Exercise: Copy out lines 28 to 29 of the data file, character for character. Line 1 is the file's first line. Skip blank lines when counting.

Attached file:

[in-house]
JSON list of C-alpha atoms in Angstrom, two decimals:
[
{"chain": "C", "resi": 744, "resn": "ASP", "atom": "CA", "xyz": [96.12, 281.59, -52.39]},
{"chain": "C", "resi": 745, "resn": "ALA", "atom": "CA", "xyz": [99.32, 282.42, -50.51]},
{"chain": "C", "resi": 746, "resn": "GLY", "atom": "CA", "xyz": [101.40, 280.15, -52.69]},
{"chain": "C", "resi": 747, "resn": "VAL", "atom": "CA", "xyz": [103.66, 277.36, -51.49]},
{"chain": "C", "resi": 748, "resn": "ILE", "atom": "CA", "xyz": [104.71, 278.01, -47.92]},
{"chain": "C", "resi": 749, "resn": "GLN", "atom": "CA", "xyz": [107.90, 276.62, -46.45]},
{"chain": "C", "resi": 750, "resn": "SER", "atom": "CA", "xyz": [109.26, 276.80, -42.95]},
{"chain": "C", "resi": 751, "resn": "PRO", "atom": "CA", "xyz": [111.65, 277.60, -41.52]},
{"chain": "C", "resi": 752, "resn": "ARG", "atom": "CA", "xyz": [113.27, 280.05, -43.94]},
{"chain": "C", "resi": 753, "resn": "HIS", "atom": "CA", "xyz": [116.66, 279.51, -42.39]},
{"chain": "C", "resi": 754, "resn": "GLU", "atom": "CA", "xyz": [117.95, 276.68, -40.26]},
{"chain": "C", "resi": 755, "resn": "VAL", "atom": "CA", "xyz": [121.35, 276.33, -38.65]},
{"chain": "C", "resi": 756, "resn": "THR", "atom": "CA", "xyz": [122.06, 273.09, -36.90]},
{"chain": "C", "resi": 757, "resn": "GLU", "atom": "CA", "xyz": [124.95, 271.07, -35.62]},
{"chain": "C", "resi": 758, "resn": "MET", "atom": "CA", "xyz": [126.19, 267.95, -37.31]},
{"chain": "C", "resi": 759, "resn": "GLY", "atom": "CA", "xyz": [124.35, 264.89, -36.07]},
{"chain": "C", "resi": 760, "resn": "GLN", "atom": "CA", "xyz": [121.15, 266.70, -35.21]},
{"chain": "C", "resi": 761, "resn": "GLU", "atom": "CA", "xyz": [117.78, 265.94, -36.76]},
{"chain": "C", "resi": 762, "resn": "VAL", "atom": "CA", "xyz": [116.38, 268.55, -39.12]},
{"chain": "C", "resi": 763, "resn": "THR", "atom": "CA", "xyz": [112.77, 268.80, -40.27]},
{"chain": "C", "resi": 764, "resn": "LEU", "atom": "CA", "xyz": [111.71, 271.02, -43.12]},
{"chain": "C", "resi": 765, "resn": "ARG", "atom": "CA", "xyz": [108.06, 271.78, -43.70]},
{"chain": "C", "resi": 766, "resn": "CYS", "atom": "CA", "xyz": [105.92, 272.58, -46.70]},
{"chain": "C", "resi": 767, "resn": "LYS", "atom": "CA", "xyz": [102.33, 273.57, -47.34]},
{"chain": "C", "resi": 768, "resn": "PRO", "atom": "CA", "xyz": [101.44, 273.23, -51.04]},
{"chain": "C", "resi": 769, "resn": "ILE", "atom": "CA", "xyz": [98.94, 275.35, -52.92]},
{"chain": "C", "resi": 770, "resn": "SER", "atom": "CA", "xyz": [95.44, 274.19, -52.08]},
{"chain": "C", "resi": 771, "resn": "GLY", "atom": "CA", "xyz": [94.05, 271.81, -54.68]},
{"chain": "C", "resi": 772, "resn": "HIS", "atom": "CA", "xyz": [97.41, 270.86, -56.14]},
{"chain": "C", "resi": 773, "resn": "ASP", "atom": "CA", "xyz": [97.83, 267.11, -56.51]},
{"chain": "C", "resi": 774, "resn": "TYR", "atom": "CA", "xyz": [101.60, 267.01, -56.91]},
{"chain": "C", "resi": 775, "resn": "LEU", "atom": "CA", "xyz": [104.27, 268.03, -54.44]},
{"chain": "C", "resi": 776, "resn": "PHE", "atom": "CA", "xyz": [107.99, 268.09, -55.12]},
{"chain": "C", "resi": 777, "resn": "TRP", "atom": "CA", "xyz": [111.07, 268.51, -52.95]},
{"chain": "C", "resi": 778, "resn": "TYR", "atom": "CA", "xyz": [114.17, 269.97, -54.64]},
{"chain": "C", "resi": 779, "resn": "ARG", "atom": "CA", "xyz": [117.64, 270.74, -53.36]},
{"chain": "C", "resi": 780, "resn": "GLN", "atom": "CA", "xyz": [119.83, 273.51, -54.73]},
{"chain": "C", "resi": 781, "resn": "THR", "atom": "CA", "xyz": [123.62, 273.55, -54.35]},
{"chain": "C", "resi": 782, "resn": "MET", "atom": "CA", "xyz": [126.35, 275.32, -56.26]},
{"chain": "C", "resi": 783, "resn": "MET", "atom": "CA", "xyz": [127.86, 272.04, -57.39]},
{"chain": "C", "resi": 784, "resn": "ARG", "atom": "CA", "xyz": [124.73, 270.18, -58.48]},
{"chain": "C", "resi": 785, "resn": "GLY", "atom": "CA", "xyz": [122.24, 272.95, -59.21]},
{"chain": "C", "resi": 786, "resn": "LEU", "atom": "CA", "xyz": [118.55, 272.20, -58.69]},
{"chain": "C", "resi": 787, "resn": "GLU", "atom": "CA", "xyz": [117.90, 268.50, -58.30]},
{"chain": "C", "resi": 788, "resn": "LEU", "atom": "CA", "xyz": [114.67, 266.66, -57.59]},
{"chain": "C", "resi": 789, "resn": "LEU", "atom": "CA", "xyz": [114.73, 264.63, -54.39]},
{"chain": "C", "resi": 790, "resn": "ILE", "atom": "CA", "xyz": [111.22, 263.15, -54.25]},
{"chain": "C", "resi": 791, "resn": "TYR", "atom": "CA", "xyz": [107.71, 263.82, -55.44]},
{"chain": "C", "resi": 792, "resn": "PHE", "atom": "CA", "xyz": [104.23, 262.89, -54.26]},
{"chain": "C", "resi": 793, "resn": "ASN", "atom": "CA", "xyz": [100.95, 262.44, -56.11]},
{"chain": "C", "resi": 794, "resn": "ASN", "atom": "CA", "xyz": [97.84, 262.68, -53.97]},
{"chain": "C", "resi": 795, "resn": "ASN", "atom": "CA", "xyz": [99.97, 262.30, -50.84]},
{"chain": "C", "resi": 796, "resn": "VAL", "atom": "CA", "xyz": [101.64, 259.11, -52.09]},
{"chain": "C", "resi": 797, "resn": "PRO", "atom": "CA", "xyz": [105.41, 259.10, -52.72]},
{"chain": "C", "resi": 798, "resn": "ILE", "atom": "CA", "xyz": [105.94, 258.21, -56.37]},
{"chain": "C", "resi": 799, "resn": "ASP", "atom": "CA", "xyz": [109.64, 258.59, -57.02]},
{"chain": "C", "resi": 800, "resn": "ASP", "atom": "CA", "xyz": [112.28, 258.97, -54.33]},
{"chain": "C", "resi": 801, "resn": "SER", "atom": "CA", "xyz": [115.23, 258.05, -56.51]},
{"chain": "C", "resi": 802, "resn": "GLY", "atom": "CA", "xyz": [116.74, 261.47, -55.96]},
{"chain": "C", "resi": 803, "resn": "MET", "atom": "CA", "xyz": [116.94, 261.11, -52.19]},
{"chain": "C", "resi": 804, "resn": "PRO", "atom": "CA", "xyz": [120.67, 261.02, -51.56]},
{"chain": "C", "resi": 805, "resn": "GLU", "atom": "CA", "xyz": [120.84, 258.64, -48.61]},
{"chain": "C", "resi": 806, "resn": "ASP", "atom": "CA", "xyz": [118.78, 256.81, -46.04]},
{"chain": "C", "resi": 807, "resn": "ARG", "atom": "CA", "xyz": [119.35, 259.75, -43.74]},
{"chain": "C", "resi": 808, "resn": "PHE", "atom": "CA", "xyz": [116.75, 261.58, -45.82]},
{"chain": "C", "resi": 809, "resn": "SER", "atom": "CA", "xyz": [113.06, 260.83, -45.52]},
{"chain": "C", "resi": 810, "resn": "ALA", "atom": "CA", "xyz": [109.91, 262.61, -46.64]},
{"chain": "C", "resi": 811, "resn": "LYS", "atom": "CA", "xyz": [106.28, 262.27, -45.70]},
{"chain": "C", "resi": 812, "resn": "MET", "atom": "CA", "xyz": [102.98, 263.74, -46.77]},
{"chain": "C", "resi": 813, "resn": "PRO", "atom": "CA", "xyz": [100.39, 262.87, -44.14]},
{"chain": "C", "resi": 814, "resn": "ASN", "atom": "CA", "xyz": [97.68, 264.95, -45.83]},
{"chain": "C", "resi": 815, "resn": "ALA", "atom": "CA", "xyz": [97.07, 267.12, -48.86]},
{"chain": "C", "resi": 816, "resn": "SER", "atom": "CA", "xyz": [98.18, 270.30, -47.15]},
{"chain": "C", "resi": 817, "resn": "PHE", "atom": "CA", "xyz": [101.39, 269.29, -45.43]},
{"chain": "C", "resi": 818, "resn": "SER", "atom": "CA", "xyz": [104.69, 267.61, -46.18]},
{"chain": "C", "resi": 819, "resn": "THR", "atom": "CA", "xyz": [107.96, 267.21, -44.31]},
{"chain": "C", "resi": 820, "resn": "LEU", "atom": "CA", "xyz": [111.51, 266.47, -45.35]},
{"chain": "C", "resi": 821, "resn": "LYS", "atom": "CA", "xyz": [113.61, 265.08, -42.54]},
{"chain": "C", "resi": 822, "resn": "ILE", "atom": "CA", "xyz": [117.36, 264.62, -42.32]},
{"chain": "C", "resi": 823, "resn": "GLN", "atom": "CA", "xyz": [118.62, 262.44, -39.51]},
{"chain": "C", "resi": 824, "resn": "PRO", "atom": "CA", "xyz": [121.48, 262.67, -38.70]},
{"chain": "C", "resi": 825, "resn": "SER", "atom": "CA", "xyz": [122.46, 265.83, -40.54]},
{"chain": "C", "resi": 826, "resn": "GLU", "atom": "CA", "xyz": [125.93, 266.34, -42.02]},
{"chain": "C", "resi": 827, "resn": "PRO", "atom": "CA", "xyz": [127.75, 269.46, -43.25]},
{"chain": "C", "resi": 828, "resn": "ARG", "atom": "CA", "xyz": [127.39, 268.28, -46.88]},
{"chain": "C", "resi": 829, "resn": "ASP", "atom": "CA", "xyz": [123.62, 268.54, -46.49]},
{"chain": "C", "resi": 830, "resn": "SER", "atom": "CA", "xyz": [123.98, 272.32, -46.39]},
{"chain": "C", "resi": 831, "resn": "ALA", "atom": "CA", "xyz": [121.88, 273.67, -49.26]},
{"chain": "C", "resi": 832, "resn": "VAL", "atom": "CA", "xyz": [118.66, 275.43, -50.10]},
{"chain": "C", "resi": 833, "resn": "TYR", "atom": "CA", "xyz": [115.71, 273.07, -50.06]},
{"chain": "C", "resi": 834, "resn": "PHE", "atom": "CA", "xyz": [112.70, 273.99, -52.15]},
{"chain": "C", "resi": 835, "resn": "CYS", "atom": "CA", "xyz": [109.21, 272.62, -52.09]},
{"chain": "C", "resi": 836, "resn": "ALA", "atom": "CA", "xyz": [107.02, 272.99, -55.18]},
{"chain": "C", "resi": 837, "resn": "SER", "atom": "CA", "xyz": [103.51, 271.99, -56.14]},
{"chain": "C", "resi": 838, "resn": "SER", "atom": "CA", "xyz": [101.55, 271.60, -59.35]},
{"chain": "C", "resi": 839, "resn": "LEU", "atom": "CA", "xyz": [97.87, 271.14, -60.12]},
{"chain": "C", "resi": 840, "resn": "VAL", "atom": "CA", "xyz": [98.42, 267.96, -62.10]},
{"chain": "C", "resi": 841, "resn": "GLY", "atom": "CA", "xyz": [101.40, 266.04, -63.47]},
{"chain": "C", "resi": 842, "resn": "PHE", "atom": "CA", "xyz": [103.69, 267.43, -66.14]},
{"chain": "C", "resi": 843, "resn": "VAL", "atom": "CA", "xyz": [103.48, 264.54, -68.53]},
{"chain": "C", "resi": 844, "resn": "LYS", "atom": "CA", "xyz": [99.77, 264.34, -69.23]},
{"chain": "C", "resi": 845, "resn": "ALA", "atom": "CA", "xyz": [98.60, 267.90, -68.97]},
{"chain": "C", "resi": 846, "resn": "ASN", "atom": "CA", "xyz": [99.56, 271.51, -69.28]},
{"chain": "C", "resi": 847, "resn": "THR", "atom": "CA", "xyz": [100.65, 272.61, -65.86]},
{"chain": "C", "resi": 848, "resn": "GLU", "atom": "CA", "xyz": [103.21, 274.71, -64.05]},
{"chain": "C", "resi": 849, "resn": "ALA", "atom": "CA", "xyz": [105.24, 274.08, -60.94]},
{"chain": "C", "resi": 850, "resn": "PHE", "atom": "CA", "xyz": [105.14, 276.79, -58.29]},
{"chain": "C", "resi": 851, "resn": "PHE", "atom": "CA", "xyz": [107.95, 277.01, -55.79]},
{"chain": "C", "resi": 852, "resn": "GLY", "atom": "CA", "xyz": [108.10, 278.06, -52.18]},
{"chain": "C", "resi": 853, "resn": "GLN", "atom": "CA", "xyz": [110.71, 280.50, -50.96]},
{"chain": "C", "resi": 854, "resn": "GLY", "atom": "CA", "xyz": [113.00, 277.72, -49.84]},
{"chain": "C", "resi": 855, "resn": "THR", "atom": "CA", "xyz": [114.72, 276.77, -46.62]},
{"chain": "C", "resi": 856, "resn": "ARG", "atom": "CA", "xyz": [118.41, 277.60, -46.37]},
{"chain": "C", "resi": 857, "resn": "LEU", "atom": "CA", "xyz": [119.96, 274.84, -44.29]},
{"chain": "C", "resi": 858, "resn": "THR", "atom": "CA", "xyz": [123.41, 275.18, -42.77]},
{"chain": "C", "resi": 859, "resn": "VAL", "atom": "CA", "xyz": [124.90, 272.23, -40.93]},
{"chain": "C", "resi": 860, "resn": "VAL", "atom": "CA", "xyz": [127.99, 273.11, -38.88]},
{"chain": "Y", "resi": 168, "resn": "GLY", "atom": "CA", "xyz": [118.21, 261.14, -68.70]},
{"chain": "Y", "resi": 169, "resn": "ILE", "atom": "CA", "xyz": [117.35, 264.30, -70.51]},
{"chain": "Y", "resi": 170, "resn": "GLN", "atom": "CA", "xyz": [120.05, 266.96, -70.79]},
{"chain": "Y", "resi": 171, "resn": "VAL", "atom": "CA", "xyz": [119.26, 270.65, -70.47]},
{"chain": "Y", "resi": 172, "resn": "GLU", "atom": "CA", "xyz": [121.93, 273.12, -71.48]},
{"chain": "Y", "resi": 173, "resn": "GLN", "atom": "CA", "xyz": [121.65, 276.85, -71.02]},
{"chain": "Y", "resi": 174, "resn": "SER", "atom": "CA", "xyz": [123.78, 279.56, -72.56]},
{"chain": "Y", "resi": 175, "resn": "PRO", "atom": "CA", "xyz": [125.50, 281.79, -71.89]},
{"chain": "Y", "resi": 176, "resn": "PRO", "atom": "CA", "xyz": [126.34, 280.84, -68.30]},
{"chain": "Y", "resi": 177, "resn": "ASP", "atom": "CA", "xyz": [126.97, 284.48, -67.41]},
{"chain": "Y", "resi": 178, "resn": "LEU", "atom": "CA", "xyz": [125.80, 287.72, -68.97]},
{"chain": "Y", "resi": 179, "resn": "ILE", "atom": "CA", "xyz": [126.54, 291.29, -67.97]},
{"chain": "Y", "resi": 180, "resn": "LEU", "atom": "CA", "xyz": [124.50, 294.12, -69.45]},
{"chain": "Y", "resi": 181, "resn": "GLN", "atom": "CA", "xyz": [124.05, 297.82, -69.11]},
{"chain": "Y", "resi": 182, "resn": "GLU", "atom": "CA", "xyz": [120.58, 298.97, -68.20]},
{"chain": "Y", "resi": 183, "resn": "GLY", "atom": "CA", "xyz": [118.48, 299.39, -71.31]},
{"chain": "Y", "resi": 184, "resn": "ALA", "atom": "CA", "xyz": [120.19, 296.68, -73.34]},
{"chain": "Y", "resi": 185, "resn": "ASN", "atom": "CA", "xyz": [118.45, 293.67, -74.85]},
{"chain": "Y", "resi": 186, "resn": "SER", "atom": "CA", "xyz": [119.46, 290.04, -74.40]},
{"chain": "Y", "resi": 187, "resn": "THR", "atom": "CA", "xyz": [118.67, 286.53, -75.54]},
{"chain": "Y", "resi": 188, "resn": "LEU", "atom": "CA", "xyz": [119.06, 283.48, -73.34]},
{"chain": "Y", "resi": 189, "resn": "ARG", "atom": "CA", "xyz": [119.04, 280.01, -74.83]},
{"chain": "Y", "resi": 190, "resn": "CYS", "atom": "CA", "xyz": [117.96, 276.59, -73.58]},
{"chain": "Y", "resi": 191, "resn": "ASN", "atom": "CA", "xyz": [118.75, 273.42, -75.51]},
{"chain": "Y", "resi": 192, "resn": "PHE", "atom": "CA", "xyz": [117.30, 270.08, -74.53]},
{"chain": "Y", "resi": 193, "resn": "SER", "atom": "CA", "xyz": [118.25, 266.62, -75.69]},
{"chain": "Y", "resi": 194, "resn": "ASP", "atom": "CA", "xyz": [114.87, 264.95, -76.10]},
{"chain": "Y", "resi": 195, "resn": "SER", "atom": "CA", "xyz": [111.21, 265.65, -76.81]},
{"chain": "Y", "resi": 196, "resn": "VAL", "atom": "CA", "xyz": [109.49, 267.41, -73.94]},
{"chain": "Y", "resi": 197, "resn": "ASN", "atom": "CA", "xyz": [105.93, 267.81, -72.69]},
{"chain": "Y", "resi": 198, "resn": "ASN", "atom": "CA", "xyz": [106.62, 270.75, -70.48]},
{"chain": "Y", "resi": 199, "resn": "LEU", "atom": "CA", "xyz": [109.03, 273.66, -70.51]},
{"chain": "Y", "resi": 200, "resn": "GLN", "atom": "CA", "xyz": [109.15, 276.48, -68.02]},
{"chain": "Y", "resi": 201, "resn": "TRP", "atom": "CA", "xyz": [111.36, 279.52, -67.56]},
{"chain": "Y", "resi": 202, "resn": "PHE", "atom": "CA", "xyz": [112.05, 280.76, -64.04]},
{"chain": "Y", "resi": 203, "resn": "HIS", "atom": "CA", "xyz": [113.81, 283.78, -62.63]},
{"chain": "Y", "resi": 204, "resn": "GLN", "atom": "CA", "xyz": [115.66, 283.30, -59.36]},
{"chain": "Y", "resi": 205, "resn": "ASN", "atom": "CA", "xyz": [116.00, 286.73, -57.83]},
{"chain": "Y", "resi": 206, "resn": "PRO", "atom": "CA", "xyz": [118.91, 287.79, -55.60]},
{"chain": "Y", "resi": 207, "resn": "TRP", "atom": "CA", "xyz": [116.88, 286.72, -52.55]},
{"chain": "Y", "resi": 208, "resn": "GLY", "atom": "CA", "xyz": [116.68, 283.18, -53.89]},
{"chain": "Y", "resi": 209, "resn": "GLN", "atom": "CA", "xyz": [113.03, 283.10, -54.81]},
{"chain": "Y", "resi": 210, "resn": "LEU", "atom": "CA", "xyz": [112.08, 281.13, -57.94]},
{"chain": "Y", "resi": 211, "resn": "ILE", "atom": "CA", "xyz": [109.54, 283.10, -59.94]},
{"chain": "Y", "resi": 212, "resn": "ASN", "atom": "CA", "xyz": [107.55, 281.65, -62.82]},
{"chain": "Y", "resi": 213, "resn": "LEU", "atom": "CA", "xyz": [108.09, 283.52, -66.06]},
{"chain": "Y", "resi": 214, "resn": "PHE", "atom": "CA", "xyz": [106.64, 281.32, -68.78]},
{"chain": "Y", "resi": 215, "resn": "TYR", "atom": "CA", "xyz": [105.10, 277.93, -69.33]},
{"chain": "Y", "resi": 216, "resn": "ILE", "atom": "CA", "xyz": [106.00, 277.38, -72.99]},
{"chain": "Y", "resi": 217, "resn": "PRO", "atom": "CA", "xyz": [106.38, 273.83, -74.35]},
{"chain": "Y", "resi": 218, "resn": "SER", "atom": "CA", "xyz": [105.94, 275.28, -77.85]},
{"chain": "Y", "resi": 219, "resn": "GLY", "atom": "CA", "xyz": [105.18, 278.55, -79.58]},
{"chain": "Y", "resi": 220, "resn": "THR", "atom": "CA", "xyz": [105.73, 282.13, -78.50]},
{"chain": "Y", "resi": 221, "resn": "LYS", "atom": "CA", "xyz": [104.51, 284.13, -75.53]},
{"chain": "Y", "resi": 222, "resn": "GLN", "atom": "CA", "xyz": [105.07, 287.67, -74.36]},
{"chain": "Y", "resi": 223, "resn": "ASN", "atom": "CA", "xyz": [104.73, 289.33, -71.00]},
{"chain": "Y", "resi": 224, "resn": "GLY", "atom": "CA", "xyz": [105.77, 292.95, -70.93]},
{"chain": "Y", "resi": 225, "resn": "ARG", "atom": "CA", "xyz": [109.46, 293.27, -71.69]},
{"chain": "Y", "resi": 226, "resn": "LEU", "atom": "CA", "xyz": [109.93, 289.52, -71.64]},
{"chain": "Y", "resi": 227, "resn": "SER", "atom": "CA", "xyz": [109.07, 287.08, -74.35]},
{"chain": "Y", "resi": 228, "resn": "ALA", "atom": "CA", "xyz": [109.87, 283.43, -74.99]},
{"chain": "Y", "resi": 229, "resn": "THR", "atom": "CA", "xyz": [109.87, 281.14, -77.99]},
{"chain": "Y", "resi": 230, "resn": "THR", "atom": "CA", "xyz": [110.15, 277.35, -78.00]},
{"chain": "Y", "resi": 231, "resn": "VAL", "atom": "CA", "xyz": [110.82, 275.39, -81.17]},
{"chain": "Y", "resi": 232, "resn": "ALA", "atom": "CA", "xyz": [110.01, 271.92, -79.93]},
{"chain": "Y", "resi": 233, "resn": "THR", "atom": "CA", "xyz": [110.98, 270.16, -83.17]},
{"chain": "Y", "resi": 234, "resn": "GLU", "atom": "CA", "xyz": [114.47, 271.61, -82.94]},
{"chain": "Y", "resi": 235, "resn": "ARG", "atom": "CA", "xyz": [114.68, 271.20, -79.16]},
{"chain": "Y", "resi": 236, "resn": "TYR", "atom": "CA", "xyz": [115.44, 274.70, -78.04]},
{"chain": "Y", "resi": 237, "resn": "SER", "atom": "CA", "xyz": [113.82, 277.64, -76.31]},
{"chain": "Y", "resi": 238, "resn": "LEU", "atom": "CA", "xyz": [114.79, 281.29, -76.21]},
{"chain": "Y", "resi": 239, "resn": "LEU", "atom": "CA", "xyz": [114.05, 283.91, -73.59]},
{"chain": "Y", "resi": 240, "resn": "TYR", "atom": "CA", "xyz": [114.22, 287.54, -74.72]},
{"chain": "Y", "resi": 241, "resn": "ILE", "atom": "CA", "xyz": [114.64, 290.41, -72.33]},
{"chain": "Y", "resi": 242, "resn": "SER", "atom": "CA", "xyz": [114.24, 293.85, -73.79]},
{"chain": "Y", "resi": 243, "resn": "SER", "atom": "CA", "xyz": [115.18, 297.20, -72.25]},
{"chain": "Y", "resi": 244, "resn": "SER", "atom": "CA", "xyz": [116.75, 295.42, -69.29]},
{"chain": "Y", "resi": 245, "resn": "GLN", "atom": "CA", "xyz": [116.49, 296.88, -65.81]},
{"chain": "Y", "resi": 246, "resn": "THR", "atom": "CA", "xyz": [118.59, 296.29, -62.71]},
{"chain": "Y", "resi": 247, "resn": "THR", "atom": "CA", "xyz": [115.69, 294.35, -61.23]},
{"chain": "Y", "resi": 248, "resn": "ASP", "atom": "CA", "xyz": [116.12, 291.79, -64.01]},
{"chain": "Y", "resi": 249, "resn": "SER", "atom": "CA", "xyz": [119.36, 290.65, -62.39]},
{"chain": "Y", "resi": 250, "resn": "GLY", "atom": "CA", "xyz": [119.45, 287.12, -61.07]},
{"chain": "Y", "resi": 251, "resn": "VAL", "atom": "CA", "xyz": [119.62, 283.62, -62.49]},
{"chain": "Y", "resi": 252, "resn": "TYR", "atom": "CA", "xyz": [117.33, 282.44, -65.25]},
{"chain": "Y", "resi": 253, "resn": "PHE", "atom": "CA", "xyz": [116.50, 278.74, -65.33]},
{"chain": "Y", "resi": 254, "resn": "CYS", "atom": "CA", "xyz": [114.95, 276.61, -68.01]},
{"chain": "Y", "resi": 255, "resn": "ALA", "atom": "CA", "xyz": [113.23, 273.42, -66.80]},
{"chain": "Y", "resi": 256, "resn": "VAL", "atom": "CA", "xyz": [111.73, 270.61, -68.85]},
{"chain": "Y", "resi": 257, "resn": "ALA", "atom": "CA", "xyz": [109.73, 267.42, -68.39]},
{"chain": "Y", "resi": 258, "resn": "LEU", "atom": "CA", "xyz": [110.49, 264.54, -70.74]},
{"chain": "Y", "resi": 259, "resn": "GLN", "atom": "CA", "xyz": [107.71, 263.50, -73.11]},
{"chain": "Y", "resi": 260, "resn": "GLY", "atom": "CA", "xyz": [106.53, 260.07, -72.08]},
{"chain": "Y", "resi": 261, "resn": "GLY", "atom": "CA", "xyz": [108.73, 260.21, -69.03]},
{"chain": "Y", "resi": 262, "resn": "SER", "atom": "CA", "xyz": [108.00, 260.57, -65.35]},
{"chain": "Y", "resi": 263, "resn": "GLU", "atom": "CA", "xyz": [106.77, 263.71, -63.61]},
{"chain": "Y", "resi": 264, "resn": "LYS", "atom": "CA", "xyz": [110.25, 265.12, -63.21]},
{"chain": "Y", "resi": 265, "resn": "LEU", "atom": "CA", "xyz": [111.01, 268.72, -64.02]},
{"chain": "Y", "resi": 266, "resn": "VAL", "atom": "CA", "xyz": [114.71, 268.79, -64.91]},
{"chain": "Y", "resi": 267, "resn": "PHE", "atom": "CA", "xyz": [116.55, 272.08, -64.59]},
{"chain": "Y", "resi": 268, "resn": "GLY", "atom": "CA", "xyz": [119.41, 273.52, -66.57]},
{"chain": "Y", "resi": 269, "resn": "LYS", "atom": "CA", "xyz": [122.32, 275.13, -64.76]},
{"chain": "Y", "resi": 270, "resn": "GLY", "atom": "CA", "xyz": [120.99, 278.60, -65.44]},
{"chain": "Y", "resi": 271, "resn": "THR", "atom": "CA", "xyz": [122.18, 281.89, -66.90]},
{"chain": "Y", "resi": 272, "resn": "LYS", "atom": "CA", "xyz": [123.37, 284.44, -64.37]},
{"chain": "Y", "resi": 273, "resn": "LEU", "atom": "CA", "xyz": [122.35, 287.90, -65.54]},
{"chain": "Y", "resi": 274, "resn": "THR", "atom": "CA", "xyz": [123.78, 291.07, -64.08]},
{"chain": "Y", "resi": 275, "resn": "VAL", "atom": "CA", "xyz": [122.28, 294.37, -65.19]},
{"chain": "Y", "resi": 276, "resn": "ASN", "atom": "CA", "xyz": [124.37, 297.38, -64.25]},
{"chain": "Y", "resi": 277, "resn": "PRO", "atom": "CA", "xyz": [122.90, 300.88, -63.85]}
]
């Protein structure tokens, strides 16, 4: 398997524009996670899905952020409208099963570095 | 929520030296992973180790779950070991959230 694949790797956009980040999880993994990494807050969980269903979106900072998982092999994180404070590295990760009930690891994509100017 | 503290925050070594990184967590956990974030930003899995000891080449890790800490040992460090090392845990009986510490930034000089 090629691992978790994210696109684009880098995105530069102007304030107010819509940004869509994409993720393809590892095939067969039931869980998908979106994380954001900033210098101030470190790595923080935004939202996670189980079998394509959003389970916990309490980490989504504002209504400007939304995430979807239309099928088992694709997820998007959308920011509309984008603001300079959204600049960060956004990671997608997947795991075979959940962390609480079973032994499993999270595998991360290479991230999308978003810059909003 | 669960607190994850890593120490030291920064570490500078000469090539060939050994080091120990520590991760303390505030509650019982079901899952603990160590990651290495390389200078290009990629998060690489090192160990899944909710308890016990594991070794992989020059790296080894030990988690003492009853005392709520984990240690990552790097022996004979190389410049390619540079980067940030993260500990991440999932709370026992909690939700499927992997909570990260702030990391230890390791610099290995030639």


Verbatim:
{"chain": "C", "resi": 768, "resn": "PRO", "atom": "CA", "xyz": [101.44, 273.23, -51.04]},
{"chain": "C", "resi": 769, "resn": "ILE", "atom": "CA", "xyz": [98.94, 275.35, -52.92]},